( ) 6 wt.% talc doped sample.% MgO.% mullite composite. it can be concluded that tialite–mullite composites with 10 or 20 wt. ( ) 3 wt. 1400 and 1600 ◦ C: (a) tialite ceramics stabilized with 8 wt. Comparing the variation of bending strength of cordierite ceramics versus porosity as presented in Table 7. although a small strength reduction can be also seen in the composites in the initial firing stages. (b) 10 wt. thus the problem of strength reduction despite the densification observed in the doped tialite ceramics being overcome in the composite materials. Indeed.% MgO doped sample. Tsetsekou / Journal of the European Ceramic Society 25 (2005) 335–348 Fig. firing temperature and (b) pore size distribution of tialite ceramics and tialite–mullite composites fired at 1600 ◦ C.% mullite composites and (c) 50 wt. that in all the composite materials examined.% mullite composite.340 A. ( ) 8 wt.% feldspar doped sample. 3. Tialite ceramics and tialite–mullite composites pore structure characteristics: (a) open porosity vs. the porosity in this case remains almost constant up to the firing temperature of 1500 ◦ C (Fig.% mullite composites.% mullite composite. Fig. 2. ( ) 3 wt.% MgO doped sample. ( ) 6 wt. while the . The 10 wt. 3a). Thermal shock resistance characterizations including very rapid firing with oxy-acetylene flame and abrupt quenching in water confirmed the high resistance of these structures. ( ) 20 wt.% mullite present better or comparable bending strength to that of cordierite (bending strength 23–30 MPa) at the same porosity range (27–30%). ( ) 10 wt.% mullite composite was not broken after repeating three times this very severe thermal shock test. to that of tialite ceramics or tialite–mullite composites already discussed. X-ray diffraction patterns of tialite ceramics and tialite–mullite composites after firing at 1350.% talc plus 3 wt.% talc doped sample. generally the strength increases with the reduction of porosity. to the bending strength. ( ) 50 wt.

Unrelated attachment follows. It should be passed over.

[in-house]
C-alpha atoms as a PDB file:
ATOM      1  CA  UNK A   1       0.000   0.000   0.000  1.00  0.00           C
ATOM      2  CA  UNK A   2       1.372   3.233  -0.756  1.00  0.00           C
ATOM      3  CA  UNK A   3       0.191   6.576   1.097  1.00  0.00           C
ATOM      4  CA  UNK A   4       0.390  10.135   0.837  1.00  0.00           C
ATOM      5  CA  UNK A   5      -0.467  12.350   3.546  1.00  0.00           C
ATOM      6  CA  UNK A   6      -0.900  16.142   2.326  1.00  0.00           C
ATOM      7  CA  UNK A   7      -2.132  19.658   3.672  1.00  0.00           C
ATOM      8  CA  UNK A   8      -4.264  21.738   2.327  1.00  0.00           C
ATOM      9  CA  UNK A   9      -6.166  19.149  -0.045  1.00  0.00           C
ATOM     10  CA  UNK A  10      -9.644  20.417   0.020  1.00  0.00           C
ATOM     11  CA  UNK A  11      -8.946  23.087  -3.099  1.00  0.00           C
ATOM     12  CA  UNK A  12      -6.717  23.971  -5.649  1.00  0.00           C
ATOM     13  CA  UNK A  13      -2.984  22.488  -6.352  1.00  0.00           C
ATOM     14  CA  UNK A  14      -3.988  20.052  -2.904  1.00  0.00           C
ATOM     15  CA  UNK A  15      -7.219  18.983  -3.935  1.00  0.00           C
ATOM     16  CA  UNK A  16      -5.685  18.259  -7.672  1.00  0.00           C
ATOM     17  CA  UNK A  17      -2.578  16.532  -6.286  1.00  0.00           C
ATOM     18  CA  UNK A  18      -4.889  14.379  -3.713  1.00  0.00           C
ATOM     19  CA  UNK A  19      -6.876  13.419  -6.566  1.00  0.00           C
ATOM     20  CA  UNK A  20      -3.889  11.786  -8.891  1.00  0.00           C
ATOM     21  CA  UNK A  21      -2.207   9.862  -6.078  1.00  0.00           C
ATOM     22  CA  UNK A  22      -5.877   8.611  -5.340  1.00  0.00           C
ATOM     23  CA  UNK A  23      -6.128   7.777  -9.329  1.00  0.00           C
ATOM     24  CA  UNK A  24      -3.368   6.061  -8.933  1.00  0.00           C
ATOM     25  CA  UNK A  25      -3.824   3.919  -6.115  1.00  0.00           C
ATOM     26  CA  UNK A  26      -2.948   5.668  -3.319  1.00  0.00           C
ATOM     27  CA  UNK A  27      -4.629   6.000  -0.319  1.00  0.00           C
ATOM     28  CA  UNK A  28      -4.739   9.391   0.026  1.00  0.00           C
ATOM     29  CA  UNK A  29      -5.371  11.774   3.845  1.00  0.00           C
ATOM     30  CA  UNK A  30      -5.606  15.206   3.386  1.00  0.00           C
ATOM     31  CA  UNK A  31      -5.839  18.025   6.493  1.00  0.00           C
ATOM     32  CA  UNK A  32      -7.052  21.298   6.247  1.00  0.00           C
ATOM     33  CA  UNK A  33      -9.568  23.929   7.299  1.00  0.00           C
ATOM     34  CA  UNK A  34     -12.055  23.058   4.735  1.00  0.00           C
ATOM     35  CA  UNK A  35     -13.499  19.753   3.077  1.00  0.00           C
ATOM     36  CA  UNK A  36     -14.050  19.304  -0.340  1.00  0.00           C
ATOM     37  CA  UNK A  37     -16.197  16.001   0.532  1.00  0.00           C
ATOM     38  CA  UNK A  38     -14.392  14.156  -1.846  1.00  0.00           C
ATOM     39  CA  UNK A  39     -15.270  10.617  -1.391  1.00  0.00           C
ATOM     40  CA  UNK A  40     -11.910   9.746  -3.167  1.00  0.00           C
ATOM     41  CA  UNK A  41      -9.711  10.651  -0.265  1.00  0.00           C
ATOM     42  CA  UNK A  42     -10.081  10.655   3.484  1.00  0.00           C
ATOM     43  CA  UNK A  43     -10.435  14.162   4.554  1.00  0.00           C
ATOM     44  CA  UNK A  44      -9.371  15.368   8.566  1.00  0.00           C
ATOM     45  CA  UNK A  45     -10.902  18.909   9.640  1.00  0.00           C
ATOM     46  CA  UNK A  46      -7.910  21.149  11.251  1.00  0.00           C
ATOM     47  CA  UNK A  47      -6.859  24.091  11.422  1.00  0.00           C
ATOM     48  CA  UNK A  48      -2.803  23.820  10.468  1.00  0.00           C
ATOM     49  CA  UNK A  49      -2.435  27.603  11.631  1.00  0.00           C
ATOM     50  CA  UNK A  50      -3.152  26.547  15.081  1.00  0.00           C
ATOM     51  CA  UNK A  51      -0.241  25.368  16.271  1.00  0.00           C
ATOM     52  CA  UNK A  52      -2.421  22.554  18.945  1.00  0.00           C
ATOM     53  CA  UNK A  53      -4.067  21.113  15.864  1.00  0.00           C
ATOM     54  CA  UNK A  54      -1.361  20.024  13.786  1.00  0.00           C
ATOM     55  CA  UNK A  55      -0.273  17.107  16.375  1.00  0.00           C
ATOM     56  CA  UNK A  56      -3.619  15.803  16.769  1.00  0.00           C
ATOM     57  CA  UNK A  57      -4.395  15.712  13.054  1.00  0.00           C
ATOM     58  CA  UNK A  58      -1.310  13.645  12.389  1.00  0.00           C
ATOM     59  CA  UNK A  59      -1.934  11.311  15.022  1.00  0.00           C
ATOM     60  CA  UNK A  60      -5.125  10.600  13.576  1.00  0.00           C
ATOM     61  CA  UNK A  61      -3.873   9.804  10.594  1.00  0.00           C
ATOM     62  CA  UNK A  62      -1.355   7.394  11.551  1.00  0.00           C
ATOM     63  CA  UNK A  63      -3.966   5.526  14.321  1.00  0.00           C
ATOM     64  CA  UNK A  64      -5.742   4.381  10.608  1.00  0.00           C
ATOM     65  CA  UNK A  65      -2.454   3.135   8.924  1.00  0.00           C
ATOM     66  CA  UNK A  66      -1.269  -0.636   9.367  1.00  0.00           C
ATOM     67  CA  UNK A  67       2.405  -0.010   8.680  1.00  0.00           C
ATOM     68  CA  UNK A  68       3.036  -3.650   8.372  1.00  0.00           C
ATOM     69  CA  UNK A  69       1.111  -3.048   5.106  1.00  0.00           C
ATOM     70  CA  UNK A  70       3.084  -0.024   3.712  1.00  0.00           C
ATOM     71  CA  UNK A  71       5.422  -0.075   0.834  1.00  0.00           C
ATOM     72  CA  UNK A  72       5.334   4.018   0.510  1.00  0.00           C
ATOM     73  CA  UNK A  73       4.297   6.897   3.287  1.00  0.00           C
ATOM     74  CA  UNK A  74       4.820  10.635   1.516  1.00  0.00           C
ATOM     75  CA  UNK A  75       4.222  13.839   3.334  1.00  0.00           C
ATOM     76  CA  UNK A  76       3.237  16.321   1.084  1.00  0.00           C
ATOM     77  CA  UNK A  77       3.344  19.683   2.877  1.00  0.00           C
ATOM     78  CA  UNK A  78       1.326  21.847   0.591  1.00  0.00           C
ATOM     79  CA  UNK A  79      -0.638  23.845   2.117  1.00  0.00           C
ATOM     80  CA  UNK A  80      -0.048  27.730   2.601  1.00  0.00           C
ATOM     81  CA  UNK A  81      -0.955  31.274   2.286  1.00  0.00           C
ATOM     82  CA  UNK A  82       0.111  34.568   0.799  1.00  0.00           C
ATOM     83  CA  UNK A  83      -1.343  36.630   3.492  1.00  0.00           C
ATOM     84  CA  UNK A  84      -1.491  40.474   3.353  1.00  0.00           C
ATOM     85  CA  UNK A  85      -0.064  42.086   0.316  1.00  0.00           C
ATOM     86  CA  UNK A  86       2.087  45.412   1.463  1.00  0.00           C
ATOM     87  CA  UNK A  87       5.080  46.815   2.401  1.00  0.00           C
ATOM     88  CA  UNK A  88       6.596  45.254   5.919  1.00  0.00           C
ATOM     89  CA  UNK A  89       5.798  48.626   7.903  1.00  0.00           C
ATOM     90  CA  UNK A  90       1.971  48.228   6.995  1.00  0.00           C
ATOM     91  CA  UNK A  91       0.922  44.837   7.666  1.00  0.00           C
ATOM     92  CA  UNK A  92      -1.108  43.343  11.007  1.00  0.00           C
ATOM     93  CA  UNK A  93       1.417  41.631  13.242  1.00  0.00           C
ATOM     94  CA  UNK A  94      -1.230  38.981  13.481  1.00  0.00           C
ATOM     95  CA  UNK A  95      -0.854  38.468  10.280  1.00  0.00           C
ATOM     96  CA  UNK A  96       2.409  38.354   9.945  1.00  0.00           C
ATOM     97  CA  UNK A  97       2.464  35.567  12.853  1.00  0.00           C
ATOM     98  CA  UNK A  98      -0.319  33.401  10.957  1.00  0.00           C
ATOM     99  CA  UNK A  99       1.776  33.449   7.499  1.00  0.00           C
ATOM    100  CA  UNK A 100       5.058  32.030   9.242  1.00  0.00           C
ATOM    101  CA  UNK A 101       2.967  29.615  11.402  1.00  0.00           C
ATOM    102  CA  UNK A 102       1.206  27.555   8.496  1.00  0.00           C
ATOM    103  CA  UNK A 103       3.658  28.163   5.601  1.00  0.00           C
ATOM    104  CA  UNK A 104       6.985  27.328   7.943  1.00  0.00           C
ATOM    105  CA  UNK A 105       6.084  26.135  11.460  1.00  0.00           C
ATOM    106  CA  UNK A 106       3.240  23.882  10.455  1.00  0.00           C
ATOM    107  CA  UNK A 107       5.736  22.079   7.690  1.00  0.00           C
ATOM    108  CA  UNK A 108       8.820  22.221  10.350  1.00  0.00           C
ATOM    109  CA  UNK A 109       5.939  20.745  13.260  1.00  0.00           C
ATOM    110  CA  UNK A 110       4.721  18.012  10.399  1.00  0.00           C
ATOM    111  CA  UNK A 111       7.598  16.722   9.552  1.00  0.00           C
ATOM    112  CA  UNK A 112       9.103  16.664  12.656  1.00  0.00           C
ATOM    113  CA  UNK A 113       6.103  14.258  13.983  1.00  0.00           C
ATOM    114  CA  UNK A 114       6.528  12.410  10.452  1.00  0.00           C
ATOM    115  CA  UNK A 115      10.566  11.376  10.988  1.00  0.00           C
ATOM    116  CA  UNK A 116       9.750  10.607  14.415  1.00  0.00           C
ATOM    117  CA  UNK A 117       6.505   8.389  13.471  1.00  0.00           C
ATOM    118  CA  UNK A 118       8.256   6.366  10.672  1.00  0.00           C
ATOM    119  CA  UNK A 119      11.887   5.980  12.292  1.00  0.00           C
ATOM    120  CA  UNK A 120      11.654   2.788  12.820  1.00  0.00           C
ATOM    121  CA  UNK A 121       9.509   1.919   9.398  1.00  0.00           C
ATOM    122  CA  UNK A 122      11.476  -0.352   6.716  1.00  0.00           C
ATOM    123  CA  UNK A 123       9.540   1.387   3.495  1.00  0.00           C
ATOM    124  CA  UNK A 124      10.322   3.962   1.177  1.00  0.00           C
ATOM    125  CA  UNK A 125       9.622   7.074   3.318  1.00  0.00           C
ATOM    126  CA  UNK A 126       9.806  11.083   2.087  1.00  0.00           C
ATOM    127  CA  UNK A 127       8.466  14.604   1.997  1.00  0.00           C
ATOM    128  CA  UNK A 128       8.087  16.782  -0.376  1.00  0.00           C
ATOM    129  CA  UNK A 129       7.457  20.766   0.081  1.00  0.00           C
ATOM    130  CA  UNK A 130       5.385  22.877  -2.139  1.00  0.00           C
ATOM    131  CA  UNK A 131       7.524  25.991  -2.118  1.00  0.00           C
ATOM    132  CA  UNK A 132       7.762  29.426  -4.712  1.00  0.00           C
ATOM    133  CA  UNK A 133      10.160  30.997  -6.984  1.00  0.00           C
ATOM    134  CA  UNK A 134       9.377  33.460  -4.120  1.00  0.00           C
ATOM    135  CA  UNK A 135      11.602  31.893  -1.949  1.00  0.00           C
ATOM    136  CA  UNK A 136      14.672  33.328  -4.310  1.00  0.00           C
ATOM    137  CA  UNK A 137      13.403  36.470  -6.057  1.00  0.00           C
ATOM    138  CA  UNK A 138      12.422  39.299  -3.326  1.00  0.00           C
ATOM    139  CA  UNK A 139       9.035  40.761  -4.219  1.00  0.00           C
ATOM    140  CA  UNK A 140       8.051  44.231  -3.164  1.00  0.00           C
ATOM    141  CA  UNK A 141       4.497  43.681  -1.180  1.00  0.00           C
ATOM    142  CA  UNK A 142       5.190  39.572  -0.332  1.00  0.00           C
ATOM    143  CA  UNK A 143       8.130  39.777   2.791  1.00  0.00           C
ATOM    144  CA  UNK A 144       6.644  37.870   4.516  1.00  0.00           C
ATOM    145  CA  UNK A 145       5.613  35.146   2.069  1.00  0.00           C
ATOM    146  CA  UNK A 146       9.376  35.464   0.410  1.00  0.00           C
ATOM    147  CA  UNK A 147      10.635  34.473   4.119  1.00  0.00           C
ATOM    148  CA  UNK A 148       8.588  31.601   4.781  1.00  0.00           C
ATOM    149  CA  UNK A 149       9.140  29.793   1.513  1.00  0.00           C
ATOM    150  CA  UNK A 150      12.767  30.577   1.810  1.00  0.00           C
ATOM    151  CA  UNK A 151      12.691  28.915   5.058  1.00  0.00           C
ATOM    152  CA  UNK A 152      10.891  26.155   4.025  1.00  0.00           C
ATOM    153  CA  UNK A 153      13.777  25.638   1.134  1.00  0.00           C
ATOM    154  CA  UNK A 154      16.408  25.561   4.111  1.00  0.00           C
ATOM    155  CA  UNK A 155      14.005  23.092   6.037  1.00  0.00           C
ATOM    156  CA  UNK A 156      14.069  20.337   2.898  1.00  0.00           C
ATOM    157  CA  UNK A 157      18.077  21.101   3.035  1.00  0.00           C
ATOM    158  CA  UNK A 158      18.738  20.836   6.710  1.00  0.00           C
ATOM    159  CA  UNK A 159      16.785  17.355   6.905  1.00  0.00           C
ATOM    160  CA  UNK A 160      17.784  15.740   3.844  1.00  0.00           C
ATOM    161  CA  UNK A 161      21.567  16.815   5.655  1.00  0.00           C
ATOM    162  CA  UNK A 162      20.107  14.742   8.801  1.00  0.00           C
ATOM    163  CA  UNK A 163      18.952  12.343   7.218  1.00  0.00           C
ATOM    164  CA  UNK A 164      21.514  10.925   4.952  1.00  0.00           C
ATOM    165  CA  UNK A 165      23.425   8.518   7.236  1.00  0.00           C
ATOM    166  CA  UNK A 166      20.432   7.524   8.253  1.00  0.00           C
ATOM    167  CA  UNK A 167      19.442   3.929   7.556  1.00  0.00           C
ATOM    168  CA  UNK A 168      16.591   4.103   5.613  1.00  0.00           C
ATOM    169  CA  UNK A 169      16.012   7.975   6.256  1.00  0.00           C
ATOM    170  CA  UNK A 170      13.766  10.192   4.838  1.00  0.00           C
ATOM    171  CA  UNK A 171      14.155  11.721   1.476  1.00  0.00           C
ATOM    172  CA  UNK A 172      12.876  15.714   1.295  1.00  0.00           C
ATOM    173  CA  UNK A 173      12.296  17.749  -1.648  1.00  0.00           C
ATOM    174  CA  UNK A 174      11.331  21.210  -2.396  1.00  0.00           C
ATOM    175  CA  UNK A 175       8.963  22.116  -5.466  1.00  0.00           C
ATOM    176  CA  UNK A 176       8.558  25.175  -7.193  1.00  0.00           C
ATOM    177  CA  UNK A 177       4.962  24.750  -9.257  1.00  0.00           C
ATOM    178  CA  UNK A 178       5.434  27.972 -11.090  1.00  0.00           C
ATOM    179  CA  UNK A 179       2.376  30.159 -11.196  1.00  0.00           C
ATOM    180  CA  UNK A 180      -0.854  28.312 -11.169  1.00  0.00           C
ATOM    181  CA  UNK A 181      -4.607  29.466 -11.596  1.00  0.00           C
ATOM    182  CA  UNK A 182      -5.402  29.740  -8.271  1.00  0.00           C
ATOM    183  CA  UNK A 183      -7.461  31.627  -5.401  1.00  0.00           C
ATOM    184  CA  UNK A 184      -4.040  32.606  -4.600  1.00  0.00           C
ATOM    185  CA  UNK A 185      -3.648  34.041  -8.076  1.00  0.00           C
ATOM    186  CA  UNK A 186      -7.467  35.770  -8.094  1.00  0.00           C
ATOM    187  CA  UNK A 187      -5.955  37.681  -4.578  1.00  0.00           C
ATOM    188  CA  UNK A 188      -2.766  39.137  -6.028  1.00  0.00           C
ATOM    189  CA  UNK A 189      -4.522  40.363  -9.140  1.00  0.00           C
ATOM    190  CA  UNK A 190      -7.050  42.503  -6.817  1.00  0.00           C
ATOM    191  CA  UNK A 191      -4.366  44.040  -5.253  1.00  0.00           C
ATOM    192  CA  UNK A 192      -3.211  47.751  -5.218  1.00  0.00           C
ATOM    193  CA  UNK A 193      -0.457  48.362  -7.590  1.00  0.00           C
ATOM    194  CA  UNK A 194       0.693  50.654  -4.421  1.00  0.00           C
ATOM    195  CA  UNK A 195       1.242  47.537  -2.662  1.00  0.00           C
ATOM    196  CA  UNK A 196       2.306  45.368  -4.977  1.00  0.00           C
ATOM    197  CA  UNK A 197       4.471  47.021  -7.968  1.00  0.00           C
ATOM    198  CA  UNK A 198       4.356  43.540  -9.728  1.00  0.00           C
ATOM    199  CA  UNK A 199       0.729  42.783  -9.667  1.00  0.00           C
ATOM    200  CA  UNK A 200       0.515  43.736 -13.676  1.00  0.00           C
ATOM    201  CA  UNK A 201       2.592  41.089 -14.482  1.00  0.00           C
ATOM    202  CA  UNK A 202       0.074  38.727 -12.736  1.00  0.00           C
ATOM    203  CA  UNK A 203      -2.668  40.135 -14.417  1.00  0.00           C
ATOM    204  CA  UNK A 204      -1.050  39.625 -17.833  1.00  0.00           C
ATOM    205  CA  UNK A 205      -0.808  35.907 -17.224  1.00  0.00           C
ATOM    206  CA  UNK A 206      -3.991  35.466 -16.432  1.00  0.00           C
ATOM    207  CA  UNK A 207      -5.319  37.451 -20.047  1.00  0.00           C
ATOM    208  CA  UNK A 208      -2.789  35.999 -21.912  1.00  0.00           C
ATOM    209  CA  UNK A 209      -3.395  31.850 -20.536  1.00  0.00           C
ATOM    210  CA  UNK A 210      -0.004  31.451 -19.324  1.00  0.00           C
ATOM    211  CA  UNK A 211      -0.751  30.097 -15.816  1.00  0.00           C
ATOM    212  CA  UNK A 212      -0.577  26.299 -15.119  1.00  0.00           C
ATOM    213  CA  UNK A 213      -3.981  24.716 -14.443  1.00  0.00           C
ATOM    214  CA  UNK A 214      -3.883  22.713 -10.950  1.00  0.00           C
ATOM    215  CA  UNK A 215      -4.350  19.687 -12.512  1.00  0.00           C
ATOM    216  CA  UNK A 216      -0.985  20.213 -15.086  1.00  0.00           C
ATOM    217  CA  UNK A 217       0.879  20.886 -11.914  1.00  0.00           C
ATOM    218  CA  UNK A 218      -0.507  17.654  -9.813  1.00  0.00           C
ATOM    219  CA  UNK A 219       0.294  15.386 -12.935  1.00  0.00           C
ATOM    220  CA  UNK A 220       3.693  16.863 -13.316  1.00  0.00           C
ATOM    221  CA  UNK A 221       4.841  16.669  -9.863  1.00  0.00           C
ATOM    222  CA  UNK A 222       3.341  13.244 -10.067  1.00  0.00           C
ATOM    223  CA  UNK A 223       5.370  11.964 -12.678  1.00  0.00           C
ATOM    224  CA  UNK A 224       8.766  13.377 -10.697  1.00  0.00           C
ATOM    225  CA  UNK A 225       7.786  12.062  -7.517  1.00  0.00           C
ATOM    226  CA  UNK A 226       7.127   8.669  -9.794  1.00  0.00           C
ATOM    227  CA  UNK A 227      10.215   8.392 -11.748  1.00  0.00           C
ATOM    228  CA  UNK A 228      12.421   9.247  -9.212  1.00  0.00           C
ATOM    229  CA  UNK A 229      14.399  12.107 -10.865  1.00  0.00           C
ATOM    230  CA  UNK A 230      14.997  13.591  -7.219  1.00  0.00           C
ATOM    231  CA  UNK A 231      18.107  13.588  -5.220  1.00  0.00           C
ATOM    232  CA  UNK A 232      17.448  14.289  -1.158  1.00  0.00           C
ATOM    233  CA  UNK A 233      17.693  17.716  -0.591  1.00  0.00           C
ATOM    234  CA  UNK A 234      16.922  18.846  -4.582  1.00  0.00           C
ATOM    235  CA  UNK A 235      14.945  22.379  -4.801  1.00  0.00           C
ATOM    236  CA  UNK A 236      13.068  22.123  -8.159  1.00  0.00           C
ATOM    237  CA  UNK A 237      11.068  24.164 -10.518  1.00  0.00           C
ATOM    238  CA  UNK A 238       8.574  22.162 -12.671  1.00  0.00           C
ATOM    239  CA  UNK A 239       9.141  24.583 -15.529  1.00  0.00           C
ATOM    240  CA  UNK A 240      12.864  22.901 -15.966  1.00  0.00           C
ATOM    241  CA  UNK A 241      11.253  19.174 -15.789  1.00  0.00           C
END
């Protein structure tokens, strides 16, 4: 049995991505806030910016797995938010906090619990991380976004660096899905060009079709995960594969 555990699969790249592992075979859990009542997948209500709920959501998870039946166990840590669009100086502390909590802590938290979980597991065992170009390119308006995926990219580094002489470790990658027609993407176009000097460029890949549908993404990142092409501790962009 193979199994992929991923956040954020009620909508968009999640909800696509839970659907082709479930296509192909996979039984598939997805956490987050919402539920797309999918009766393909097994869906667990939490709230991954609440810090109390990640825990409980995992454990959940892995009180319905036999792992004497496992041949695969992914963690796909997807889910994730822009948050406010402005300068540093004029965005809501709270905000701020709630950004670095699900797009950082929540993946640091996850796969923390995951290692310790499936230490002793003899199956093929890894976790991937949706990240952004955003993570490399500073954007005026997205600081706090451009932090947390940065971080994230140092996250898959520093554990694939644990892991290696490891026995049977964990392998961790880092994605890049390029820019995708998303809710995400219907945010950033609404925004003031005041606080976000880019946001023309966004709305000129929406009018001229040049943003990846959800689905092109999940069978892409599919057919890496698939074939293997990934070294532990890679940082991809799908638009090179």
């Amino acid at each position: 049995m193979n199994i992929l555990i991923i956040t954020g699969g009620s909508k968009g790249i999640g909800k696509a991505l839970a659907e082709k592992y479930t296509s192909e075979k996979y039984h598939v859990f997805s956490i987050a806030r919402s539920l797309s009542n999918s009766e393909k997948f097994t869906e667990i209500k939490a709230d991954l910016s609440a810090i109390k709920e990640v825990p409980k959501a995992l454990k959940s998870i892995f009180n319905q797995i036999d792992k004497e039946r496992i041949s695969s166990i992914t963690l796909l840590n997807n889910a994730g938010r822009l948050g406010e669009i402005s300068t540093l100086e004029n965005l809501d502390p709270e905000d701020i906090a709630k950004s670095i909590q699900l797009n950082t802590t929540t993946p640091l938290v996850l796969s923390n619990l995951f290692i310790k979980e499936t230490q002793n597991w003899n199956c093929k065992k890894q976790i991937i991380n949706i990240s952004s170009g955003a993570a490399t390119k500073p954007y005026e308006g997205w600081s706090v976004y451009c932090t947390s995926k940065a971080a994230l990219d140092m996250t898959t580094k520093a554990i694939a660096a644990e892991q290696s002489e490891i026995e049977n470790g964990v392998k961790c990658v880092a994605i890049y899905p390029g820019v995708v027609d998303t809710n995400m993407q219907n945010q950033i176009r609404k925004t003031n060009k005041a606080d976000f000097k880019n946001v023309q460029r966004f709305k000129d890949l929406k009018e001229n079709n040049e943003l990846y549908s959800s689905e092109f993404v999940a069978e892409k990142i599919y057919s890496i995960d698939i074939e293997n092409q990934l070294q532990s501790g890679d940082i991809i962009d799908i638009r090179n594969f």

0 ± ± ± ± ± 1.9 5. Grains of the order of 10 m are found along with smaller ones leading to increased inhomogeneity and the first transgranular microcracks are detected (Fig.2 12 12 14 16 20 22.6 2.6 0.2 1.0 7.9 1.8 ± ± ± ± ± 1.7 13.4 4.5 ± ± ± ± ± 0. 4c and d).3 29.1 1.7 14.% mullite composite did not withstand this treatment and it was broken during the first heating step with the oxy-acetylene flame.% talc Table 5 Effect of stabilizer and its percentage on the properties of tialite ceramics 8 wt.0 10.8 0.5 1.3 8.3 8.4 7.3 P: porosity.0 7.4 14.8 28. 4d).0 27.% talc doped sample. 4a and b). The 8 wt.4 20 17 15 18 19 48.% mullite composite was broken during quenching in water after the second thermal shock treatment. Among them the 6 wt.1 16. 5) were also performed on the tialite–mullite composite structures in order to compare them with the doped tialite ceramics and better understand their mechanical behavior.4 1.6 6. 4. 4e).5 4.0 0.5 0. respectively).% MgO Temperature (◦ C) P (%) σ (MPa) E (GPa) ± ± ± ± ± 2. When firing temperatures increase furthermore a remarkable grain growth occurs in all the cases accompanied with extensive microcracking (Fig.3 0. 3 wt. 3.4 15.3 1.3 13. E: modulus of elasticity. No microcracks could be observed in these samples except for the talc plus feldspar sample in which some isolated microcracks appear (Fig.% MgO doped sample is also of very fine structure consisting of both plate like and elongated grains with a mean size at 3 m (Fig. has promoted the grain growth.7 0. All the composites present a very fine structure even after firing at 1600 ◦ C (Fig.9 17.9 ± ± ± ± ± 2.0 27.8 7.5 19.5 2.% talc + 3 wt.% feldspar 6 wt. Sintering at 1350 ◦ C leads to a very fine structure in all cases.0 21.9 0. Scanning Electron Microscopy studies (Fig.4 1.% talc stabilized sample exhibits the finer and more homogeneous structure consisting of grains with a mean size in the order of 1–3 m (Fig.15. Microcracking phenomenon in tialite ceramics is widely recognized to occur when the microstructure consists of grains larger than a critical grain size.0 0.2 9.9 1. The conclusion derived is that the composite structures with 10–20 wt.0 13. the 50 wt.8 0.6 19. Microstructure studies The microstructure of the tialite samples fired at different temperatures as it was observed under SEM is shown in Fig. they show a satisfactory bending strength (20–40 MPa) for such applications.0 1.7 0. Tsetsekou / Journal of the European Ceramic Society 25 (2005) 335–348 1.4.4 0.5 5.3 341 E (GPa) 20 wt.% MgO 26 20 15 16 16 1350 1400 1450 1500 1600 29 25 20 18 16 17.1 22.% mullite fired in the temperature range between 1500 and 1600 ◦ C exhibit the appropriate open porosity values (30–35%) for honeycomb monoliths fabrication. while at the same time.3 12. 4f for 8 wt.1 1.1 15.7 1.2 1. Firing at 1450 ◦ C.1 1. 5b–d). 4g and h for the 8 wt.5 ± ± ± ± ± 1.5 22 17 15 19 19 34.8 0.5 9.1 18.8 26. However. σ: bending strength.% MgO doped sample).4 16.9 1.2 0.% talc 9 wt.4 34.% MgO and 6 wt.7 7.6 15. which lies in the range 1–2 m14.4 1.5 22.0 1.5 14.2 22. It is obvious that mul- E (GPa) σ (MPa) P (%) σ (MPa) P (%) E (GPa) σ (MPa) P (%) E (GPa) σ (MPa) P (%) 3 wt.4 0. however a wider grain size distribution is observed since in some rare cases the grain size has already reached 10 m (Fig.1 ± ± ± ± ± 2.7 13.7 5. This appearance could easily explain the decrease in strength observed as the sintering temperature increases despite the densification process. Some very rare and very small microcracks can hardly be seen in the low content mullite samples fired above 1450 ◦ C.6 3.3 0. however.0 1.8 0.4 0.A.3 38. The appearance of the sample doped with talc plus feldspar is almost the same.6 1.17–22 and this is the case for the samples that are discussed now except for the talc plus feldspar one which had in some cases exceeded this threshold.7 ± ± ± ± ± 3.0 ± ± ± ± ± . 5a) with the structure becoming finer as the mullite content in it increases (Fig.